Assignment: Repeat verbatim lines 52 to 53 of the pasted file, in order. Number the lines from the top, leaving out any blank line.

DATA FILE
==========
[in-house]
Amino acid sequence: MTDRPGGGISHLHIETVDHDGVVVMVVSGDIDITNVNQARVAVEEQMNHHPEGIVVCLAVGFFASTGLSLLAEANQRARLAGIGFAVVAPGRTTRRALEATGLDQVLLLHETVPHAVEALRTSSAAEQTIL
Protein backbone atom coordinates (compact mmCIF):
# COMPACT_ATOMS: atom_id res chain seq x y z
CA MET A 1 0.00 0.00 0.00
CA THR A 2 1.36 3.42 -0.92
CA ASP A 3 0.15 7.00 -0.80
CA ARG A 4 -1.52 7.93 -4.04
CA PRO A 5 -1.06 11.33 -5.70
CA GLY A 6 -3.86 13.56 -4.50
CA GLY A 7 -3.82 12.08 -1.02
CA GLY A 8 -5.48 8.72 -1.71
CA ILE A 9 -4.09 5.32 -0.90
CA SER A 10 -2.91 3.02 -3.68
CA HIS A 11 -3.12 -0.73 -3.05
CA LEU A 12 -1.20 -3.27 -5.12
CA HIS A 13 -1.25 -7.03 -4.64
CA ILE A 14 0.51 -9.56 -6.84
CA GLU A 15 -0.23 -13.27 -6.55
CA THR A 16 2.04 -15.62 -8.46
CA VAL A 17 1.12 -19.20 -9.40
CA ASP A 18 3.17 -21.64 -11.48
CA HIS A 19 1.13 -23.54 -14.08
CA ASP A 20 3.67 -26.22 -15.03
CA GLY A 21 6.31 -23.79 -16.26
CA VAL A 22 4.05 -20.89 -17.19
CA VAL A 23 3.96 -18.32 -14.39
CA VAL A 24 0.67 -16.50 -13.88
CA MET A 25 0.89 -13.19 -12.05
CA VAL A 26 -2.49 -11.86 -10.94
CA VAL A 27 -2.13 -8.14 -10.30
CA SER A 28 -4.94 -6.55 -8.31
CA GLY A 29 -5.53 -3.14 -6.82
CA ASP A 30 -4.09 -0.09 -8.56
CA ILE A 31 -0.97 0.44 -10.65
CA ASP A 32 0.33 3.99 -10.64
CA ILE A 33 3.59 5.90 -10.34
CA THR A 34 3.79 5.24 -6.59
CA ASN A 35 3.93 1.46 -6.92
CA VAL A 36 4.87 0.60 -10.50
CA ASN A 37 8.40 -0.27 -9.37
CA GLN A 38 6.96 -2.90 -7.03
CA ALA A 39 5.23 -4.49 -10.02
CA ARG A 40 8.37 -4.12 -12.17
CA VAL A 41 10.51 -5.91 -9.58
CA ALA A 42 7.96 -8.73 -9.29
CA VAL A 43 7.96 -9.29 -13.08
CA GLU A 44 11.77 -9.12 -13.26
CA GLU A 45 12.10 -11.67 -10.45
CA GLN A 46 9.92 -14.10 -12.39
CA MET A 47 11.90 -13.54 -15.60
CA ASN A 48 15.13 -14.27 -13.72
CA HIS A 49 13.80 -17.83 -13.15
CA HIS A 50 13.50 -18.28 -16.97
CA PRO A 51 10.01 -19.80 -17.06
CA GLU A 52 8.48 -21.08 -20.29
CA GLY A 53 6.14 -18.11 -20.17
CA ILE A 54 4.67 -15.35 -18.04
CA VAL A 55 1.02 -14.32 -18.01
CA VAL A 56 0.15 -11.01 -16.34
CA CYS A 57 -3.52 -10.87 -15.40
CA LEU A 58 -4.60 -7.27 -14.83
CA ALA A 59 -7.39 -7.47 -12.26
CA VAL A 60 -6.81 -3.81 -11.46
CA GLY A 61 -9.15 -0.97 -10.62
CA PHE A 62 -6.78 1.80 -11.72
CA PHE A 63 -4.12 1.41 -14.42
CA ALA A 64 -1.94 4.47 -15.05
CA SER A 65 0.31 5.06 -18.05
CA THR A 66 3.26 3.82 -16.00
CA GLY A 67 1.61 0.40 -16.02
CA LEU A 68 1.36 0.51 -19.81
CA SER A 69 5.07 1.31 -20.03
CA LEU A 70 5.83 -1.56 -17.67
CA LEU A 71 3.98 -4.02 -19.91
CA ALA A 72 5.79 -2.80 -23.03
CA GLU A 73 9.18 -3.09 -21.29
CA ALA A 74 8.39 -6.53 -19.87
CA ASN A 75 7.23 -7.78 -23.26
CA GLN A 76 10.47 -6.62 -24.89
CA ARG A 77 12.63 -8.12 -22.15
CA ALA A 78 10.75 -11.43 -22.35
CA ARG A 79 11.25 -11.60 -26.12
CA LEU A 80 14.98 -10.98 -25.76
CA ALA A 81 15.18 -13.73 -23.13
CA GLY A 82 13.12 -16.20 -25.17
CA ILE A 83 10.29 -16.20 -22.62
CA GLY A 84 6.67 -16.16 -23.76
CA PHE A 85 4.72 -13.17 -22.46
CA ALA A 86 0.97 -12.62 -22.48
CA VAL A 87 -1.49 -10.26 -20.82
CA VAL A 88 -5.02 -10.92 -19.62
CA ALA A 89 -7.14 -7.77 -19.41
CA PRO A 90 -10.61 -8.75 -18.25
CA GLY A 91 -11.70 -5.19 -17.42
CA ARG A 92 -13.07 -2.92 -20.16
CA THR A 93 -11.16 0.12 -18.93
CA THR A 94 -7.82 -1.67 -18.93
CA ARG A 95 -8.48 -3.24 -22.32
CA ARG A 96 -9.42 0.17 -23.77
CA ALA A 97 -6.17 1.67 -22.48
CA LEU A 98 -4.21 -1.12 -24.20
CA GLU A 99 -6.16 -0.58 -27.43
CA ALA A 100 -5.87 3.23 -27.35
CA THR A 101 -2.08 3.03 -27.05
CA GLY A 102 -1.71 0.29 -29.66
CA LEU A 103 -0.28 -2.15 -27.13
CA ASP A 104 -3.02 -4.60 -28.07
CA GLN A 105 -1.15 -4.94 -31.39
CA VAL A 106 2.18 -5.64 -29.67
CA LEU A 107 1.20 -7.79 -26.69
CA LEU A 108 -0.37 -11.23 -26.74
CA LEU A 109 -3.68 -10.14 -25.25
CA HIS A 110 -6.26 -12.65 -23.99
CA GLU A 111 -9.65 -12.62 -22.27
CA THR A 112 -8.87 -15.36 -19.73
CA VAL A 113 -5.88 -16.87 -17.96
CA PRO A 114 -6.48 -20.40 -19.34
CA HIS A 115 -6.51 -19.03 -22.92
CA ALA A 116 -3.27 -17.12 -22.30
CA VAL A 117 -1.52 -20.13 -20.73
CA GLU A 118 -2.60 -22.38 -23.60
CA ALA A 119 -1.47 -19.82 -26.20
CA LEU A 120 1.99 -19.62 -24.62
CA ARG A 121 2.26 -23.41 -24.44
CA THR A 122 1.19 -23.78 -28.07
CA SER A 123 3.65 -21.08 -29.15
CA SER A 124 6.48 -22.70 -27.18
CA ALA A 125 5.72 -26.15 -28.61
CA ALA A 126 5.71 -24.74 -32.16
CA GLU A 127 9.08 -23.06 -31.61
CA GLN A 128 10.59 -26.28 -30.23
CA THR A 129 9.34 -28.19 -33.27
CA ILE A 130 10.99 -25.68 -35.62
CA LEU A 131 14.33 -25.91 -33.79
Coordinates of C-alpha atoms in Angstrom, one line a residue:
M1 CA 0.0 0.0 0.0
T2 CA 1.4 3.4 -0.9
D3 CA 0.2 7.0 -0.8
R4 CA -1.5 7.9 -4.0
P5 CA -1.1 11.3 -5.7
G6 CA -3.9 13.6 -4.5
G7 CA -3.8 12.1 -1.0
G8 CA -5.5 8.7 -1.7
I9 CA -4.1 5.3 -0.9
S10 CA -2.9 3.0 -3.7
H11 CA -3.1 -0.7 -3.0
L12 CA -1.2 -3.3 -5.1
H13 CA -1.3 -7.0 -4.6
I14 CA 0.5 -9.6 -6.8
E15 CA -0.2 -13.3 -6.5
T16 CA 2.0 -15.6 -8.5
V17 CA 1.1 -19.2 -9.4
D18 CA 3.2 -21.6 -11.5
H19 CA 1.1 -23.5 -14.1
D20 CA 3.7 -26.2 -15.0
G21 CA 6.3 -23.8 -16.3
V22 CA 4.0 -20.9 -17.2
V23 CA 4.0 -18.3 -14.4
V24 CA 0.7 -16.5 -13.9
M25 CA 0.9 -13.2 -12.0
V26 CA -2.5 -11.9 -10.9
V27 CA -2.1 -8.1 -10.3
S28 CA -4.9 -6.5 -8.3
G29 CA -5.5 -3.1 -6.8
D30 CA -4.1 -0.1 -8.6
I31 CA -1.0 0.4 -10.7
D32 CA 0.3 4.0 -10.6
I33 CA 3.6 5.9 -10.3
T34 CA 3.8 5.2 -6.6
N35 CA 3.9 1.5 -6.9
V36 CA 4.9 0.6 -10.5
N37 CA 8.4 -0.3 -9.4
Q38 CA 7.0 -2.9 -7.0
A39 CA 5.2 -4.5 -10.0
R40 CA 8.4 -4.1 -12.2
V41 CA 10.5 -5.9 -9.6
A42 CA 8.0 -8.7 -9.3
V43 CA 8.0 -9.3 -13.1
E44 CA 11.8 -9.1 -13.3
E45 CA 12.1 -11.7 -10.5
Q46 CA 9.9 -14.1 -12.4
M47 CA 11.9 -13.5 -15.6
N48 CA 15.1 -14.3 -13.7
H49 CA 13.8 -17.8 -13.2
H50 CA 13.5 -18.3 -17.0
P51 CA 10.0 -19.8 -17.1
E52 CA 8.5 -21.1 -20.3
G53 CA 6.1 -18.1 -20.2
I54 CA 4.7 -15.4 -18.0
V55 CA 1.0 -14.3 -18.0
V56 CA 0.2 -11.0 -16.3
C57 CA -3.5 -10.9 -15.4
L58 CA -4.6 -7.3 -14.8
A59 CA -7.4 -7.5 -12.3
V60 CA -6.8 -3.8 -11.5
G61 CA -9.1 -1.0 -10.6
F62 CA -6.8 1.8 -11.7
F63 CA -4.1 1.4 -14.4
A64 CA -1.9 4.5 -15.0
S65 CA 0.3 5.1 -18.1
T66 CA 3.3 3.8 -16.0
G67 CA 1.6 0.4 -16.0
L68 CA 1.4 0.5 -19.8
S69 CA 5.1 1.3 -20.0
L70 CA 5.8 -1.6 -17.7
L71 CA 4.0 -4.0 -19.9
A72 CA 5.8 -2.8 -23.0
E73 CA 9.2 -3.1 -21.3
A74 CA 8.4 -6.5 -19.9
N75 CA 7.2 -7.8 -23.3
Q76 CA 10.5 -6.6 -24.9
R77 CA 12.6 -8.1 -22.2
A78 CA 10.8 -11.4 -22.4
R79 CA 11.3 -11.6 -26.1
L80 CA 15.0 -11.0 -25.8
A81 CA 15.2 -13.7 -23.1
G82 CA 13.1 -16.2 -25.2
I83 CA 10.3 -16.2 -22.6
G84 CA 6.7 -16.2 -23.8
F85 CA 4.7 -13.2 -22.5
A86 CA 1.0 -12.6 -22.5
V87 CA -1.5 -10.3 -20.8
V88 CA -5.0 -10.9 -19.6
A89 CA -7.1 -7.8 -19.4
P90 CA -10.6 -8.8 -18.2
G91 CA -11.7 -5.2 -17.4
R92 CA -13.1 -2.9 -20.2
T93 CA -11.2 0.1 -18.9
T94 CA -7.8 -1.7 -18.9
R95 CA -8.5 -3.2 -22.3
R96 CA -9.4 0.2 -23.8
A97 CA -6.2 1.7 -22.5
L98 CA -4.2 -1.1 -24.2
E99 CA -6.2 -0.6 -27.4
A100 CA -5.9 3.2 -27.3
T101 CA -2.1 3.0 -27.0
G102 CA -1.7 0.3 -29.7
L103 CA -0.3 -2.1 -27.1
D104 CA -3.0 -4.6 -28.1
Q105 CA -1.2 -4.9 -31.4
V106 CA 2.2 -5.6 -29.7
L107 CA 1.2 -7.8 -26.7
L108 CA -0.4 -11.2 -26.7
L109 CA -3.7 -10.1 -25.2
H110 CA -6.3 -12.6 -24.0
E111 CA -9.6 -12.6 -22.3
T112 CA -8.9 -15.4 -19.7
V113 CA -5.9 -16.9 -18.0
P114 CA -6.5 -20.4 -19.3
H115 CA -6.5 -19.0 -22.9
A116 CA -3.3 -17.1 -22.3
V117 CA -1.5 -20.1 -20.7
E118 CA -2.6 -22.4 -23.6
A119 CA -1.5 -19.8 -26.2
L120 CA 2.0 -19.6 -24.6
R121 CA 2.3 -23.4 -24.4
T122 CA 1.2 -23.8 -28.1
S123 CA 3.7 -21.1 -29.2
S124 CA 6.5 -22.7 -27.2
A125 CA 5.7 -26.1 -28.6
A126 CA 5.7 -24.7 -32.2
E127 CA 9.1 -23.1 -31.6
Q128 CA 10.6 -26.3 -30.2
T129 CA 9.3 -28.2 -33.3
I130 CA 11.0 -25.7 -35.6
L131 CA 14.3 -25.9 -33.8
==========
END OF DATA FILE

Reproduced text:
CA ASN A 48 15.13 -14.27 -13.72
CA HIS A 49 13.80 -17.83 -13.15